Bigger the better - Alaska Legion to expand in 2014

Posted by Van Williams, ALB Media Director | Jul 2, 2013

American Legion Department Adjutant Gene Franks and Alaska American Legion Baseball Chair Don Winchester are pleased to announce that American Legion AA (Varsity) teams will be expanding the number of teams in 2014 season. 

New teams are being considered in Palmer, a second team in Fairbanks, Kodiak, and possibly Ketchikan. Palmer had its own Legion team a number of years ago, and Fairbanks had two Legion teams in the 1990s. Kodiak and Ketchikan also fielded AA teams but that was at least 20 years ago, according to Winchester. 

Kodiak has a newly installed FieldTurf field that was completed this year. Kodiak is participating in some A (JV) games this year verses other A teams, including three teams visiting Kodiak for multiple game series. 

Juneau Post 25 fielded a Legion team this year for the first time in over a dozen years. Five other Alaska teams will visit the Post 25 team this year in Juneau for three-game series. 

Other towns that have had American Legion teams in past years are also on the radar of Legion officials for expansion in future years. Those include Sitka, Homer, Valdez and Seward. 

“We want to give young players of these towns an opportunity to be involved with the American Legion organization represents,” said Winchester.

Winchester said that ASAA which governs high school sports in Alaska indicated to Legion Baseball officials that there are 30 Alaska high school varsity baseball teams.

In 2013 there were just 12 varsity teams competing in Legion baseball in Alaska. 

In the Valley, Palmer, Wasilla, Colony, Houston all fielded Varsity high school teams, and some JV high school teams. All of those schools fed one AA (Varsity) level team located in Wasilla. 

In 2013 the greater Fairbanks area, Lathrop, West Valley, North Pole, Eielson, Monroe Catholic, Hutchison and Delta, all fielded Varsity and/or JV high school teams.  

Some areas have combined various high school attendance areas to form teams, allowed under Legion rules. In Anchorage, each of the eight public high schools fields an AA (Varsity) team and some teams also field an A team. 

“That significant difference between 12 American Legion Varsity teams and 30 Alaska high school teams means there are plenty of kids around the state that are not getting a chance to improve their baseball skills and practice other American Legion baseball principals of sportsmanship and teamwork,” Winchester said. “American Legion Baseball is the largest and most respected national organization for teenage age baseball players in the country.”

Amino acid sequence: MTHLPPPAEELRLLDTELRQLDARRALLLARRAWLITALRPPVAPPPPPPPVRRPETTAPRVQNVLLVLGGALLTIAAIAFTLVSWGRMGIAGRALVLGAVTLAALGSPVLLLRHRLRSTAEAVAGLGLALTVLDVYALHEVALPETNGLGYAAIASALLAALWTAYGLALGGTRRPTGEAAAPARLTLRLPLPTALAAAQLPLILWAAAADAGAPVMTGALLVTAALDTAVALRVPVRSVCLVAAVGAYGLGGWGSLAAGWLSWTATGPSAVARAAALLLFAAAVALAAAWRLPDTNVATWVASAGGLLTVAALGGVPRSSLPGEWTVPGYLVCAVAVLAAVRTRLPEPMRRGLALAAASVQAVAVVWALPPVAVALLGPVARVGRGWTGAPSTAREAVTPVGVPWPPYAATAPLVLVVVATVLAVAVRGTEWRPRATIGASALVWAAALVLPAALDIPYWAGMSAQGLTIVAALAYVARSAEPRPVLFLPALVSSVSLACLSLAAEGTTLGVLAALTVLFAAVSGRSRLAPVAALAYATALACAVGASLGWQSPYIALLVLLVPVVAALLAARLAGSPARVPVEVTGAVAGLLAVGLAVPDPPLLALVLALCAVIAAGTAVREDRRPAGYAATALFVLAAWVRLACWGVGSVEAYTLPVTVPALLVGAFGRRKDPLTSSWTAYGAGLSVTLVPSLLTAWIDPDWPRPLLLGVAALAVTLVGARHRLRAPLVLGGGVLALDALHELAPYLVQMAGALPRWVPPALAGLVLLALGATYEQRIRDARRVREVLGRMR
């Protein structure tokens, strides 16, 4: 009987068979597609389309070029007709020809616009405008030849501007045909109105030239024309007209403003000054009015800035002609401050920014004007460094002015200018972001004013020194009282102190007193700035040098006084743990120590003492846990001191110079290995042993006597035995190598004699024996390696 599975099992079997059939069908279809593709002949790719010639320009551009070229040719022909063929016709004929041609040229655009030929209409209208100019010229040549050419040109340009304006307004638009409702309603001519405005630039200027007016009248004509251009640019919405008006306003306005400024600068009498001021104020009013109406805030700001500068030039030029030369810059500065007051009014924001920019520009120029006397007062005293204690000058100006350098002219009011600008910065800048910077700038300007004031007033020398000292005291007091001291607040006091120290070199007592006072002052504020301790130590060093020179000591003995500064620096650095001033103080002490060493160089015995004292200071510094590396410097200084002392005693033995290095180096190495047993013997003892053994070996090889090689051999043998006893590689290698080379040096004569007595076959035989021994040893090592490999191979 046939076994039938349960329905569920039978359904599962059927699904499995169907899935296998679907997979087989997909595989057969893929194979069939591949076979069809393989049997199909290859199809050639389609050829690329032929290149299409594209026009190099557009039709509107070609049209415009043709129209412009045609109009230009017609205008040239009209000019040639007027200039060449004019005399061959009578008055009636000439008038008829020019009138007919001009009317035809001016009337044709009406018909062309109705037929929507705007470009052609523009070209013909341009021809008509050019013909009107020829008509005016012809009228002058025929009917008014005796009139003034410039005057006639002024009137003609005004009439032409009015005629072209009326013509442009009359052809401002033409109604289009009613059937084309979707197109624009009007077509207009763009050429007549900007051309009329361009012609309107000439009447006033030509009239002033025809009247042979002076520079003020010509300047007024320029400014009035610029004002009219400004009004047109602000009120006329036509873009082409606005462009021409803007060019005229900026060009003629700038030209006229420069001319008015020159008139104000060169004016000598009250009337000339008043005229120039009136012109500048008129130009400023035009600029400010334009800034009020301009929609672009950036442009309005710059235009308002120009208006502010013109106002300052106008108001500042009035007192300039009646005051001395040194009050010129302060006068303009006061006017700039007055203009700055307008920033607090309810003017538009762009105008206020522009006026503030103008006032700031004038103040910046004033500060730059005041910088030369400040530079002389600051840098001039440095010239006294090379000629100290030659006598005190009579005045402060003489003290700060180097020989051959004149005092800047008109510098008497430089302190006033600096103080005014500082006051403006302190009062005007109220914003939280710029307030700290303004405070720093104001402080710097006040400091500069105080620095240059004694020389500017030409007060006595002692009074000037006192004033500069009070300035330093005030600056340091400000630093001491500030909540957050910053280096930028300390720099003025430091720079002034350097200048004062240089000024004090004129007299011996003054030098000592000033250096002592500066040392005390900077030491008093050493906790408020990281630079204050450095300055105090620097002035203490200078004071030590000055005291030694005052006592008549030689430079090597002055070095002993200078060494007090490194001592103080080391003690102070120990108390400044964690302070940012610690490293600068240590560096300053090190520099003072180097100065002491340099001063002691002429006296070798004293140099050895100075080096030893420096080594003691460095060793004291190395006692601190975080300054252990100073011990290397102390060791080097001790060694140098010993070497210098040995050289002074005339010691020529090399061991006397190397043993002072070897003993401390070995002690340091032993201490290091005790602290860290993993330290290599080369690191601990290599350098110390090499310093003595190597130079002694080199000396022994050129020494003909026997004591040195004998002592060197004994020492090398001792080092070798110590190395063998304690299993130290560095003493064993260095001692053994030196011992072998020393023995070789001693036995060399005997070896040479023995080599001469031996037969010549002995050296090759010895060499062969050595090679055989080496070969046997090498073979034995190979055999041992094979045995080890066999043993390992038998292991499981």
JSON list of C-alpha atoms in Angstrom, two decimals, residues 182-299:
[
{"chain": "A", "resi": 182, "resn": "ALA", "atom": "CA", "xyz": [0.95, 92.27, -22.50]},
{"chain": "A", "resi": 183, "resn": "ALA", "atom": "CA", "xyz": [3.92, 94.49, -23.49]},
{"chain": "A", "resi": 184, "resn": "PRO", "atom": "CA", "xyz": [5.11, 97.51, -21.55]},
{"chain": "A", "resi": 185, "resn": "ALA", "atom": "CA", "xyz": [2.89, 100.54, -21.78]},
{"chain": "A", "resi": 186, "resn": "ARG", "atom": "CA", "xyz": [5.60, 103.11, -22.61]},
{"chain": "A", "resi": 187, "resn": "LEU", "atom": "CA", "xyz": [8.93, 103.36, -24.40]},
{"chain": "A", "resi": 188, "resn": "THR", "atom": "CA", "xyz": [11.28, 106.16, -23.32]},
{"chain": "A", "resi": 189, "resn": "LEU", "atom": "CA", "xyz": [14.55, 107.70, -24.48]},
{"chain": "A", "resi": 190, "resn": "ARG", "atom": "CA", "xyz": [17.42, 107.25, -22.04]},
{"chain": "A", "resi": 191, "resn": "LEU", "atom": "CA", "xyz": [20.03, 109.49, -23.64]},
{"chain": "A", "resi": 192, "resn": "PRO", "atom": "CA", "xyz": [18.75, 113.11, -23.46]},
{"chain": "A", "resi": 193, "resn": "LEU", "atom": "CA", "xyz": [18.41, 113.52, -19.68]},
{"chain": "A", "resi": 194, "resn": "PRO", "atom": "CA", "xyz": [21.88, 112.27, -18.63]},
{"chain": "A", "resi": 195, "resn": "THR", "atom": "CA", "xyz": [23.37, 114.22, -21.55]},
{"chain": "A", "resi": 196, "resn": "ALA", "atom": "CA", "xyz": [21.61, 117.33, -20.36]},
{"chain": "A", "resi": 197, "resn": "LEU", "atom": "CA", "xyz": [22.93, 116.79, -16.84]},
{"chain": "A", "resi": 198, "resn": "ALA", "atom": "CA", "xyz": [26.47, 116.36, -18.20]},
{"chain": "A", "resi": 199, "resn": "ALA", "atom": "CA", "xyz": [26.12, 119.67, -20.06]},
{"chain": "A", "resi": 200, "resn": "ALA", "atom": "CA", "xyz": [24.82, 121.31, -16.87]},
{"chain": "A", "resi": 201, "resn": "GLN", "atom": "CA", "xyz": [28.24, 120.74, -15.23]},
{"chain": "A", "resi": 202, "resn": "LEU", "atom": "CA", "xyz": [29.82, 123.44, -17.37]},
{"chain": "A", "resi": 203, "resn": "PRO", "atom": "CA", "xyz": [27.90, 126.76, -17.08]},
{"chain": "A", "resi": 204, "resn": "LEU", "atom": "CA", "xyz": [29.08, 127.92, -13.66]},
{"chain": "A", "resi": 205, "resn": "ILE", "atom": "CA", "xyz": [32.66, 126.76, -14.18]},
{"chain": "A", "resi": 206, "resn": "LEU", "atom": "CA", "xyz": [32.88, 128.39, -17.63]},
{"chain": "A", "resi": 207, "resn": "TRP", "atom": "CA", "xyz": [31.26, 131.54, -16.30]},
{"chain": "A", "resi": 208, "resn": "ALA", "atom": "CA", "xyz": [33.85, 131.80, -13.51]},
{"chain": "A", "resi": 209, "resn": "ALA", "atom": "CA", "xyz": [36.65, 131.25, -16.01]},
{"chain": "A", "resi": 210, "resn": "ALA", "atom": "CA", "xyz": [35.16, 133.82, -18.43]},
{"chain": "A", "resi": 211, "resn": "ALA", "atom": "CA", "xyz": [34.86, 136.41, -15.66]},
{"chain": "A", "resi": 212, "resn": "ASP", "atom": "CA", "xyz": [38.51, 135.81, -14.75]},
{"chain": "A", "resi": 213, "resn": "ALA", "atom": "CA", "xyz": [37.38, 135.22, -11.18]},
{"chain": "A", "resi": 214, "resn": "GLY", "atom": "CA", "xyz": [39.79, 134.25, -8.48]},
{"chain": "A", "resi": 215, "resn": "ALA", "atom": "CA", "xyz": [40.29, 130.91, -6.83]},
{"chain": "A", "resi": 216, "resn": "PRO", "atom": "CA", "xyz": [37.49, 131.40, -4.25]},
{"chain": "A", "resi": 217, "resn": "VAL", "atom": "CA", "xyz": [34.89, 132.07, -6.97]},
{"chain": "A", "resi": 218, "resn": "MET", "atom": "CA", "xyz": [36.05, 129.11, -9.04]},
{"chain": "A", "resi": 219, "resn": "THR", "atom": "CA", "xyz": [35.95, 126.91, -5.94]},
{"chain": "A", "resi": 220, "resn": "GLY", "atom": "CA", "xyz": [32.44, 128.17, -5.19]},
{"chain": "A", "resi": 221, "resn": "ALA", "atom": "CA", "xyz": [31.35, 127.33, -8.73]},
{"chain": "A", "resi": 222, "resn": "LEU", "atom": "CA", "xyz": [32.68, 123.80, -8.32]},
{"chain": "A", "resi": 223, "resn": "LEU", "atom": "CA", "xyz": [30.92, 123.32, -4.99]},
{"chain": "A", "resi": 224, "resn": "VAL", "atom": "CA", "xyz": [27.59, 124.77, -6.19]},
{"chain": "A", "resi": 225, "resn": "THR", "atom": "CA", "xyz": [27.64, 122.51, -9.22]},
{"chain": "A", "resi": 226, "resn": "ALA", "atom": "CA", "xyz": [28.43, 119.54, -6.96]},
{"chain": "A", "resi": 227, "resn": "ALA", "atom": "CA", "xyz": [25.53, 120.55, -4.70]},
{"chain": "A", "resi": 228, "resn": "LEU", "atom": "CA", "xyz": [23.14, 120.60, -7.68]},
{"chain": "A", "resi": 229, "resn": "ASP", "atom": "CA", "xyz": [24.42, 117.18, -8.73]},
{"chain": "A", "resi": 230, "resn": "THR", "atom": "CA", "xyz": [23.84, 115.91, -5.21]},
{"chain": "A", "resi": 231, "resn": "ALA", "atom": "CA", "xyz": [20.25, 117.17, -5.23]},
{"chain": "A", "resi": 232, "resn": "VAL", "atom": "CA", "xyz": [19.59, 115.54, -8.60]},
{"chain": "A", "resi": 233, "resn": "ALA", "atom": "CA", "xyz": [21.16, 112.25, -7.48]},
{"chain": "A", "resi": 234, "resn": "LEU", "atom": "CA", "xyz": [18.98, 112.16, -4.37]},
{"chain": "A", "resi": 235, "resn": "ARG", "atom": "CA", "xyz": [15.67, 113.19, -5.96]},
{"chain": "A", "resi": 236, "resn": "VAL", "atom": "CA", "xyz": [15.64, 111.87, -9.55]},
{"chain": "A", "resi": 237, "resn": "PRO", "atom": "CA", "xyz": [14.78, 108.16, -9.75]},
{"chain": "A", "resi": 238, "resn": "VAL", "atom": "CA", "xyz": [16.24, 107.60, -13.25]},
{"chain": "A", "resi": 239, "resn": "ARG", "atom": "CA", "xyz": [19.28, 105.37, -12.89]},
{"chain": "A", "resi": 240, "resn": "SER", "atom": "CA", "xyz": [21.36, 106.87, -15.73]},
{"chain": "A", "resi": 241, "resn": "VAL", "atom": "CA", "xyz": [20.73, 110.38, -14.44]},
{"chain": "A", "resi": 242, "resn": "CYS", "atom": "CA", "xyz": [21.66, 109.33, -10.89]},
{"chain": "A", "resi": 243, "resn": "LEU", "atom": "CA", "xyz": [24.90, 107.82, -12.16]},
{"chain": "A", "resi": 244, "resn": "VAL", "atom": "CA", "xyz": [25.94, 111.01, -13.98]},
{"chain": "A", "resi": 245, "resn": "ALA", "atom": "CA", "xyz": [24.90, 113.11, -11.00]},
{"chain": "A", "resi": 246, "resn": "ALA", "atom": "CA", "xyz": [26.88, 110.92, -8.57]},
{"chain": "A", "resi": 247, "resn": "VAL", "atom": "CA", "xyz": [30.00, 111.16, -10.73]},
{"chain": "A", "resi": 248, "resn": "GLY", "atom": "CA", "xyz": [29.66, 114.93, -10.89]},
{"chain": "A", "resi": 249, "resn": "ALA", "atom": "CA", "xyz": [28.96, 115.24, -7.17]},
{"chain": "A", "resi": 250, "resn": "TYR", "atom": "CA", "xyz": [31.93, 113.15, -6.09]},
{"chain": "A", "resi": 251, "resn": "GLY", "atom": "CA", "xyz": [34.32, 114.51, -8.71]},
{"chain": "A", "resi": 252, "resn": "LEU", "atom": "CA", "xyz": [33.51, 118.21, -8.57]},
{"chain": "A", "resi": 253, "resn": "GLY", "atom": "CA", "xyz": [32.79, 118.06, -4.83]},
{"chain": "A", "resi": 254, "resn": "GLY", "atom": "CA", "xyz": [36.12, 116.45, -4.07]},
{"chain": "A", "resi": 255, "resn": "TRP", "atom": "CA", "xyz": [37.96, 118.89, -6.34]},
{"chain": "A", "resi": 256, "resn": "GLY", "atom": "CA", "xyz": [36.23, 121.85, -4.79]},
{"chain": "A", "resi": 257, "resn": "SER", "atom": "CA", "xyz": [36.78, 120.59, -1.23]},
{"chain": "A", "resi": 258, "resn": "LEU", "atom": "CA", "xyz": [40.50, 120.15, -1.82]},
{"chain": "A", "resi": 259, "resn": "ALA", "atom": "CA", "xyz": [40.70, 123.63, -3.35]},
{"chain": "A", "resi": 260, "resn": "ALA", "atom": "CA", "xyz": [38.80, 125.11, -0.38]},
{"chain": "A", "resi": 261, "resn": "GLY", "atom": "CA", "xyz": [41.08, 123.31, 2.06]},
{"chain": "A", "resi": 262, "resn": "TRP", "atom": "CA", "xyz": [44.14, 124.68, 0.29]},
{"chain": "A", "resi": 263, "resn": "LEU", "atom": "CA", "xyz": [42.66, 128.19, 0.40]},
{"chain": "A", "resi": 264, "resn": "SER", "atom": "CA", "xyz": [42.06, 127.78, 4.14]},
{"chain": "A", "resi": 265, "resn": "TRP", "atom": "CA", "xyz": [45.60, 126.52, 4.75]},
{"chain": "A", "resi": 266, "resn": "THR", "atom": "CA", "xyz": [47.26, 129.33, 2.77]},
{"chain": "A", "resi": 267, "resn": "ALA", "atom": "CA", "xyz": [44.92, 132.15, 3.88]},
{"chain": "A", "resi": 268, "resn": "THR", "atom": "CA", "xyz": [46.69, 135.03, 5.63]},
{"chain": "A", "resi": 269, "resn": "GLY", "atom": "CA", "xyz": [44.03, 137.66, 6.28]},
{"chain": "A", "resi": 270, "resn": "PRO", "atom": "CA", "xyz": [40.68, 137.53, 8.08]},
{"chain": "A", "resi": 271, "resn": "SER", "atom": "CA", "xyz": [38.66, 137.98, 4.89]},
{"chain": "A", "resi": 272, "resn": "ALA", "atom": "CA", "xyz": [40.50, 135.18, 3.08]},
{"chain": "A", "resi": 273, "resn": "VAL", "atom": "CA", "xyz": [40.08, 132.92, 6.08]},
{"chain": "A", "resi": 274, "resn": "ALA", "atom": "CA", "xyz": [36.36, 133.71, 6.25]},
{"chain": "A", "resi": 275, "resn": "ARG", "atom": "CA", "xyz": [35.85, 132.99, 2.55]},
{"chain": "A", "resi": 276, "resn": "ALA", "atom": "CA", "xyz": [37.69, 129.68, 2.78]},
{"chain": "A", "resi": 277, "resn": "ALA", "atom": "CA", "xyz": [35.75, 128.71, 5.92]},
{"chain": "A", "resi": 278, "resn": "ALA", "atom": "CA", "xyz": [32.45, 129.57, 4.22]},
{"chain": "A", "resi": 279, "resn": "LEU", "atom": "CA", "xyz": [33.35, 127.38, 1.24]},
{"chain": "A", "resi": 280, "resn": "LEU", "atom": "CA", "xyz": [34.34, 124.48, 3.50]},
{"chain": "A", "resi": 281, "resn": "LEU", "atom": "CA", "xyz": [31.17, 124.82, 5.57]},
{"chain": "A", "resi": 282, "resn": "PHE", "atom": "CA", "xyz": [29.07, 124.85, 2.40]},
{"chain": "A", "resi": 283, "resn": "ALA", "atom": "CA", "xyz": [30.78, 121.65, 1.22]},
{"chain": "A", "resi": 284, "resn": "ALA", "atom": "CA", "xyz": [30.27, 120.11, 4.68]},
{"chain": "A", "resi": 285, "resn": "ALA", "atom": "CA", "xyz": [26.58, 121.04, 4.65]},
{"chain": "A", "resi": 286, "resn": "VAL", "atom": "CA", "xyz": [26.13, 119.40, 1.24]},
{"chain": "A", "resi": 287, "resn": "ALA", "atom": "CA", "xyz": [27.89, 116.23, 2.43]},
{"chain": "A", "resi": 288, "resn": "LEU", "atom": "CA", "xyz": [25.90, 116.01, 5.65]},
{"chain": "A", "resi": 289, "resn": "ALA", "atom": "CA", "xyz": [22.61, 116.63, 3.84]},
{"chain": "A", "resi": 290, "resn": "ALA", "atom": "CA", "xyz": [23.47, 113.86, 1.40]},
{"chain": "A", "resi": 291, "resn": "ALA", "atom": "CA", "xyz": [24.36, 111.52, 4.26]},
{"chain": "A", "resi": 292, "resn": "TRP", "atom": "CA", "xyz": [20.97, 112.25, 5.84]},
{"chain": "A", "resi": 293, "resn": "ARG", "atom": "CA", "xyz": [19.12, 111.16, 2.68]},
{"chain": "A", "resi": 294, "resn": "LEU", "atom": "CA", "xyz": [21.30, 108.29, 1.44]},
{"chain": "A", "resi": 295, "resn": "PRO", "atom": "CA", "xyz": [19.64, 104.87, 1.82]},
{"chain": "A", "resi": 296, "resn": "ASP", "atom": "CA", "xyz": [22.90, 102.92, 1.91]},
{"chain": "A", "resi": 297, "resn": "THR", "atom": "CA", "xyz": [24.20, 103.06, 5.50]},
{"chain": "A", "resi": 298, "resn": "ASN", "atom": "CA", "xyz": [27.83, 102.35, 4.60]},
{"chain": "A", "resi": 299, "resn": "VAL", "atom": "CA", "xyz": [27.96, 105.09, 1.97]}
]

Most Alaska high school teams play between 10 and 15 games, in late April and May. Weather and field challenges abound in various areas that make even playing games a cold, wet adventure during these months. 

Winchester indicated that becoming a well-rounded high school age players, takes more than 10 to 15 games played when it is 40 to 50 degrees. 

“The difference between the level of play in May to what the teams look like in July is a very apparent,” Winchester said. “You get better in baseball by playing more games, and learning more about your teammates – you can do that in the summer in American Legion Baseball.” 

More than 100,000 youth annually play American Legion baseball in the United States, Canada and Puerto Rico. 

Most Alaska American Legion AA (Varsity) teams play approximately 25 to 35 games in June and July around the state. The top two finishers in the state tournament represent Alaska in regional tournaments. 

Some teams travel outside of Alaska to play in American Legion tournaments, and some participate in the Alaska Airlines Tournament Tour, which takes place in tournament format in Fairbanks, Wasilla, Anchorage and Kenai with invited teams from Outside. 

“Alaska Airlines has been a significant partner and sponsor of American Legion Baseball and has assisted in getting team's around the State with special fares to encourage the expansion,” Winchester said. “Alaska Airlines is a huge supporter of our plans. They are truly embracing allowing more teams to compete and learn about the benefits of American Legion Baseball.”

American Legion individual team rosters are limited to 18 players, and some teams have completely full rosters, leaving many area youth not playing at all in June and July. 

“We want to change that,” Winchester said.

Approximately half of MLB players have played American Legion Baseball and an estimated 75 percent of college players wore the Legion patch. 

American Legion Baseball in Alaska and high school baseball teams has produced more than a hundred students who participated in some level of college baseball over the last dozen years. 

“Given our weather challenges this alone is a testament to our development of baseball talent,” said Winchester.

Franks indicated that American Legion post sponsorship from various communities is forthcoming.  Team coaching leadership, fields that will be played on, uniform colors and mascots are all yet to be determined by the local expansion teams. 

“American Legion Baseball is one of our major youth efforts organized under the Americanism committee,” Franks said. “We would like to see more of our youth baseball players in Alaska given the opportunity to learn about dedication, sportsmanship, team loyalty that makes up American Legion Baseball.”